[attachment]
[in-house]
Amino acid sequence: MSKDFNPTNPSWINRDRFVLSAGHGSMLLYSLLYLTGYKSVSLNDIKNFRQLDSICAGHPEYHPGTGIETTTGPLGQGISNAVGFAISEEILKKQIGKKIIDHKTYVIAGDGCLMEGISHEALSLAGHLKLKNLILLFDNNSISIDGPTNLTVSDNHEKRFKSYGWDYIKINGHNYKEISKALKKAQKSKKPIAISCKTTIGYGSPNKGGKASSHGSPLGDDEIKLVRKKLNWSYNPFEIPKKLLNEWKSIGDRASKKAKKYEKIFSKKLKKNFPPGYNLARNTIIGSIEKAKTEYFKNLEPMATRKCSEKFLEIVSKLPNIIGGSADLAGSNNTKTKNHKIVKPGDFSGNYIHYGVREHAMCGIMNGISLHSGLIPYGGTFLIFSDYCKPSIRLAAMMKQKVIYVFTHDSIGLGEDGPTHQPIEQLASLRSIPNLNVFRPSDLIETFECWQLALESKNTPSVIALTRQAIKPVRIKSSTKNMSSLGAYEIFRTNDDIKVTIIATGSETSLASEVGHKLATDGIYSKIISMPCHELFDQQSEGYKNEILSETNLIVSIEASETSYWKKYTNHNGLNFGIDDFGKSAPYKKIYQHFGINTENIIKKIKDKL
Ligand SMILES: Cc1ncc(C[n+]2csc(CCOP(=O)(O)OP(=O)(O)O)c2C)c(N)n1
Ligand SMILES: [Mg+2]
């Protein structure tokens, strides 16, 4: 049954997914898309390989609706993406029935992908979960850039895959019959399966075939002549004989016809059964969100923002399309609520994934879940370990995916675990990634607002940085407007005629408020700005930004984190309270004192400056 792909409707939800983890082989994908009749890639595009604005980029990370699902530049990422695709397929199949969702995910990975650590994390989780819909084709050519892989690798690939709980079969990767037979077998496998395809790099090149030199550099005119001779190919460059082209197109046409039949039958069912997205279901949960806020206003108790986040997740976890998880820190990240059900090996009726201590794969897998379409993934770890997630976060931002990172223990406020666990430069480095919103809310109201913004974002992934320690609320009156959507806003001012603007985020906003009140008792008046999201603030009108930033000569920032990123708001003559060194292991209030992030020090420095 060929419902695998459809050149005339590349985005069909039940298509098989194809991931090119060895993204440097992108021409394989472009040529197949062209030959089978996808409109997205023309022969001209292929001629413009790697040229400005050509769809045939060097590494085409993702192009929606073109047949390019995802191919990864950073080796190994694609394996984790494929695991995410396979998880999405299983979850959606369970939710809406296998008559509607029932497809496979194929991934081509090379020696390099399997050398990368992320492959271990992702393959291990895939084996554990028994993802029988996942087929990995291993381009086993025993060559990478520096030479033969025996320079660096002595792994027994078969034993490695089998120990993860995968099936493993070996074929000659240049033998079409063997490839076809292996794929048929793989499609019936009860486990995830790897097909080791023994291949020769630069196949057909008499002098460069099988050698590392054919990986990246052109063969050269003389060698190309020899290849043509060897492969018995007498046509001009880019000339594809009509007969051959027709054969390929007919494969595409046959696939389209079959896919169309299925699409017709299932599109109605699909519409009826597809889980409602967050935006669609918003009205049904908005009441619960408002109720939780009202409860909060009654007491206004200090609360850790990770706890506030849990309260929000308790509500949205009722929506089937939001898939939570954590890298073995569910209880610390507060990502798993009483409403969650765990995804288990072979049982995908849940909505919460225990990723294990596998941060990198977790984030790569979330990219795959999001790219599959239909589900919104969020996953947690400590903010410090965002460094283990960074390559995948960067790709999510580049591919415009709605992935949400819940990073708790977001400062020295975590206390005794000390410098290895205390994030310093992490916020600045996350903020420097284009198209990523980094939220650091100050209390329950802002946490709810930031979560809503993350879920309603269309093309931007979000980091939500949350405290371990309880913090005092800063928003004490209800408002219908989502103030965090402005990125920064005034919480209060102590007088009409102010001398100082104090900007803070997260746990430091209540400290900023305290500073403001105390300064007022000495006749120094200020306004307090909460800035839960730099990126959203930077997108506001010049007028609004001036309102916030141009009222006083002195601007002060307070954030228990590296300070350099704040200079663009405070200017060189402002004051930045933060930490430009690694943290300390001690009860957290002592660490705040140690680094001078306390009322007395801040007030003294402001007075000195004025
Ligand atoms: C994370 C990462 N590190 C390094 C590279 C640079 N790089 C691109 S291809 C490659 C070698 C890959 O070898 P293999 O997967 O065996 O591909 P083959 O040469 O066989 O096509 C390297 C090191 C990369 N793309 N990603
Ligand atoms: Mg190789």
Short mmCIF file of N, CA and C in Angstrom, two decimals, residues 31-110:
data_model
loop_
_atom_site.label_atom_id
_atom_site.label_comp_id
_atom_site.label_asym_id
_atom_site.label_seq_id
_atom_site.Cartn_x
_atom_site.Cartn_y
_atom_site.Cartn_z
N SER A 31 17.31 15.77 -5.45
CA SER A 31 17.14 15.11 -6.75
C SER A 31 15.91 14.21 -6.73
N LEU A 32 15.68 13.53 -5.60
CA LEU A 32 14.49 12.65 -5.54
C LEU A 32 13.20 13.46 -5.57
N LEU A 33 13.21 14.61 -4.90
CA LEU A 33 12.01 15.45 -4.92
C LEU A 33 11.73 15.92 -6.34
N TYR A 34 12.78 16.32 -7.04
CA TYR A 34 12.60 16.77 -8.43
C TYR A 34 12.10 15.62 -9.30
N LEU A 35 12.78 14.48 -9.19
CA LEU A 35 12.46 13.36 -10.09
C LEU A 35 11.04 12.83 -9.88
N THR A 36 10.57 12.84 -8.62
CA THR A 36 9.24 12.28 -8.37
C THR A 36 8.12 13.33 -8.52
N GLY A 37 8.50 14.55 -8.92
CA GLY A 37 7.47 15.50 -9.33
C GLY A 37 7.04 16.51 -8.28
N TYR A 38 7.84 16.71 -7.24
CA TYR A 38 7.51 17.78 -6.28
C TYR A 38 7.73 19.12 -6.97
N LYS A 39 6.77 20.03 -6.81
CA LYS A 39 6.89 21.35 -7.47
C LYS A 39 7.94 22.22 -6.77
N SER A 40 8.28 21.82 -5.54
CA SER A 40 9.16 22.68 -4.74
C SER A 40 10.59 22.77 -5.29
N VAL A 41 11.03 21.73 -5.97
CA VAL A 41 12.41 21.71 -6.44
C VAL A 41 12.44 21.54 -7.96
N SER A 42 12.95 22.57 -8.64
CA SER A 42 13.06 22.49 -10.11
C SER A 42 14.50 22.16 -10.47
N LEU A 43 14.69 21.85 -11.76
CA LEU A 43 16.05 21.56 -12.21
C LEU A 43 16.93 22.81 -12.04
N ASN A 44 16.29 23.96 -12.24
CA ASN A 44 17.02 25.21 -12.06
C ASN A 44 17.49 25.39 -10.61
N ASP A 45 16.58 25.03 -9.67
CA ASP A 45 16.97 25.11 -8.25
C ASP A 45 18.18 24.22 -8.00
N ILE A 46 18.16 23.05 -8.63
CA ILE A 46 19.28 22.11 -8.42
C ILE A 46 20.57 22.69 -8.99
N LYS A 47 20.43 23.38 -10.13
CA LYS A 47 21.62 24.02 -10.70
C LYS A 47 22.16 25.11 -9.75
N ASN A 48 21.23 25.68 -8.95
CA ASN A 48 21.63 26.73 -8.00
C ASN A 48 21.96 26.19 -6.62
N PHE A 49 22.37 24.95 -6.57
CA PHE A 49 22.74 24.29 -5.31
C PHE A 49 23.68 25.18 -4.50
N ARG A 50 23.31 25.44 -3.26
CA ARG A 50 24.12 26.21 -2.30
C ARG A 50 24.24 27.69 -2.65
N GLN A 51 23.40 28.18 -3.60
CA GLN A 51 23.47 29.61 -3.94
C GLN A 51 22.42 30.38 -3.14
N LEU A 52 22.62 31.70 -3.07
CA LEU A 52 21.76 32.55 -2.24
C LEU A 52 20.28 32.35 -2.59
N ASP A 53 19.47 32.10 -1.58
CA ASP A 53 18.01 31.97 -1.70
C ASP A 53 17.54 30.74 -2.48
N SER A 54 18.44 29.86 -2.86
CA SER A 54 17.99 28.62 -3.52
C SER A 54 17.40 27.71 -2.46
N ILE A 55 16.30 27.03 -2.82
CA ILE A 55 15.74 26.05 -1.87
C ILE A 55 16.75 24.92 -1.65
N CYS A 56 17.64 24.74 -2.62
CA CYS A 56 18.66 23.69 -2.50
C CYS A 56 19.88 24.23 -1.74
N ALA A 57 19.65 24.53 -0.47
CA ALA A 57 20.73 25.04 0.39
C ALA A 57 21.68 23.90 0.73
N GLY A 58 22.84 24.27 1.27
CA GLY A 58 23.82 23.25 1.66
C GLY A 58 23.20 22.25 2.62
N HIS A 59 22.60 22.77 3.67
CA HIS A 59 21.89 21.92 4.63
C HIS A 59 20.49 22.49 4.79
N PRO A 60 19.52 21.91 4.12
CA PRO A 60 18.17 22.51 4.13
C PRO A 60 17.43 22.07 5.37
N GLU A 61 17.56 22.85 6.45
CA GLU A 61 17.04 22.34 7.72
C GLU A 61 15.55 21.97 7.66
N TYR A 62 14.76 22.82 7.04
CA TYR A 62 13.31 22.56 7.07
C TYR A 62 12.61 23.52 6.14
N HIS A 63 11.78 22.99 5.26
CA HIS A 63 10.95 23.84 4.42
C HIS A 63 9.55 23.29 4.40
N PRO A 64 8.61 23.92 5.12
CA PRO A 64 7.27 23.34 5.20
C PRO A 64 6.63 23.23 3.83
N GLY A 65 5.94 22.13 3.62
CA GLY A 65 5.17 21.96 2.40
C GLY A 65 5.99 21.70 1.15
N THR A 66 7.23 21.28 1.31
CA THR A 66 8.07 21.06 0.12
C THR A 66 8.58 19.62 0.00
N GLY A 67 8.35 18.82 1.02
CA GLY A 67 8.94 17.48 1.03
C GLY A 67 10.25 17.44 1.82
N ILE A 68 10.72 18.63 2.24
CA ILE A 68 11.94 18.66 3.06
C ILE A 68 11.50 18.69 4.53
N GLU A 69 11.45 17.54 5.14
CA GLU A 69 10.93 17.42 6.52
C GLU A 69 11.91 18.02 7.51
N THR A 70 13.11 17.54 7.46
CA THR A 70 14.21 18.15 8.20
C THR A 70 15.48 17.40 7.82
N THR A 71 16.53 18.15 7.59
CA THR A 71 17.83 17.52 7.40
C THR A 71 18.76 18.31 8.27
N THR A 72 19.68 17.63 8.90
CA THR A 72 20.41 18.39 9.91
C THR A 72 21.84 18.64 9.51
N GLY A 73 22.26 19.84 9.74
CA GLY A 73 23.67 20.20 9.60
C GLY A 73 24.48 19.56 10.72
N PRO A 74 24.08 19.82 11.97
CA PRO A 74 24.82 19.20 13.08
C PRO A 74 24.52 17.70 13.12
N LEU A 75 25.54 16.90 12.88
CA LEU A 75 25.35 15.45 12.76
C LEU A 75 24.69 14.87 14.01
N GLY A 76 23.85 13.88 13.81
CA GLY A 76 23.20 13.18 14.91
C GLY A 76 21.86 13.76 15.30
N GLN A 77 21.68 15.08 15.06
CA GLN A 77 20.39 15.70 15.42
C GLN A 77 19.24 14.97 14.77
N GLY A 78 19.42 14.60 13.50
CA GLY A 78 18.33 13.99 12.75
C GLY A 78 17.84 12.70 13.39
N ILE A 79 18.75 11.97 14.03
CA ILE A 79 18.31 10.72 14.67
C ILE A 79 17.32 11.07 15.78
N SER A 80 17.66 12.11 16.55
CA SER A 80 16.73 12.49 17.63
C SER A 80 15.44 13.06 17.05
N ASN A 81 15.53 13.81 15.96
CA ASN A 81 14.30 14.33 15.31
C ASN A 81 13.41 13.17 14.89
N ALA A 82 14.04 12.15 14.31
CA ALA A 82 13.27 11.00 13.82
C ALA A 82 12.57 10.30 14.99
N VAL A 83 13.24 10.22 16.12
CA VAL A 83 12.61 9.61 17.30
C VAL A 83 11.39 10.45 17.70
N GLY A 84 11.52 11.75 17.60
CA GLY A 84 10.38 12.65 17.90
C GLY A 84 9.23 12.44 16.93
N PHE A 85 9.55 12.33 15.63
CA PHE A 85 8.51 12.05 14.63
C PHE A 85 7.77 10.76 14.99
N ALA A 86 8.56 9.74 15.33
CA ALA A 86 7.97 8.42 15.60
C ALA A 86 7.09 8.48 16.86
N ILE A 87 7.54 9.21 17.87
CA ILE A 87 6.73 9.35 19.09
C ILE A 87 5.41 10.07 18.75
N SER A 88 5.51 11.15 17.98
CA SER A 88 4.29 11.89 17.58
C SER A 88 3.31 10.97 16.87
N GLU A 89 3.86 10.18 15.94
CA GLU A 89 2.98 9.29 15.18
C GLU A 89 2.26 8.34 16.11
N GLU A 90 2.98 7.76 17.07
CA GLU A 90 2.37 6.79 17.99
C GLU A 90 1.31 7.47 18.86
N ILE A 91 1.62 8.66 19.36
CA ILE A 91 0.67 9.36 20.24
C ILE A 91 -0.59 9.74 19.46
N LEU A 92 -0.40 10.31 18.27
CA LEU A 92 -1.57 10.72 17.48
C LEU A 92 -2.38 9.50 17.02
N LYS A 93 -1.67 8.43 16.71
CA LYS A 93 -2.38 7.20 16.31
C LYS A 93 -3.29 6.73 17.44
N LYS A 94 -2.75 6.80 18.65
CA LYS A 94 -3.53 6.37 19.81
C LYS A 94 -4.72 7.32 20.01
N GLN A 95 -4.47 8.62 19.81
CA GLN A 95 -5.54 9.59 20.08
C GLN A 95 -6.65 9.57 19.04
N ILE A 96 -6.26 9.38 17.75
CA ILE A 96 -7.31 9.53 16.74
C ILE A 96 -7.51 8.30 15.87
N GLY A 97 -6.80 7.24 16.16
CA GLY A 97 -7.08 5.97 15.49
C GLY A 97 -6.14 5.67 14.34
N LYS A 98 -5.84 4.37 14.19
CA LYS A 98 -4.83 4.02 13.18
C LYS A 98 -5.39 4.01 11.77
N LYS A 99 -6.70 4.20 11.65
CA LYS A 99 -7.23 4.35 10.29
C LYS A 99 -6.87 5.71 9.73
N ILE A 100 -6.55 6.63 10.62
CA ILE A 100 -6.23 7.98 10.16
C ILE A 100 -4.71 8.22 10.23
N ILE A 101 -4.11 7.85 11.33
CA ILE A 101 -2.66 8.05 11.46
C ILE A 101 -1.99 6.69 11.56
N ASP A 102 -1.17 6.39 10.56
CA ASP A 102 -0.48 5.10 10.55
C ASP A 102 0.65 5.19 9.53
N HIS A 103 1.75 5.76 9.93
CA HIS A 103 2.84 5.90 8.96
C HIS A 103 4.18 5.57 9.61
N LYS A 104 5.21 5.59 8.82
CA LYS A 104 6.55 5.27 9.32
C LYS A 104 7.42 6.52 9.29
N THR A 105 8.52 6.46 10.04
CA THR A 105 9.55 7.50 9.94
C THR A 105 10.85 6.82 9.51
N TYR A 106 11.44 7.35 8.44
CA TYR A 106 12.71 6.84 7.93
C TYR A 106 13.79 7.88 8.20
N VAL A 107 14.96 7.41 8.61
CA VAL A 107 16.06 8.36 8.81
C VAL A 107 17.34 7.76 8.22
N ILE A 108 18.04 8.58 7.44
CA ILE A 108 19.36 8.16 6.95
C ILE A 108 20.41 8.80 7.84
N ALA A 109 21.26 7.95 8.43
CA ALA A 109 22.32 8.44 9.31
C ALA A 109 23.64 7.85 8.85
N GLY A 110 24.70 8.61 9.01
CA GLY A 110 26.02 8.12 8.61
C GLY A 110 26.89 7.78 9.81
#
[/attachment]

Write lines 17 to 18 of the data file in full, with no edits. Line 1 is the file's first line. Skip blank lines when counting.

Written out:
_atom_site.Cartn_z
N SER A 31 17.31 15.77 -5.45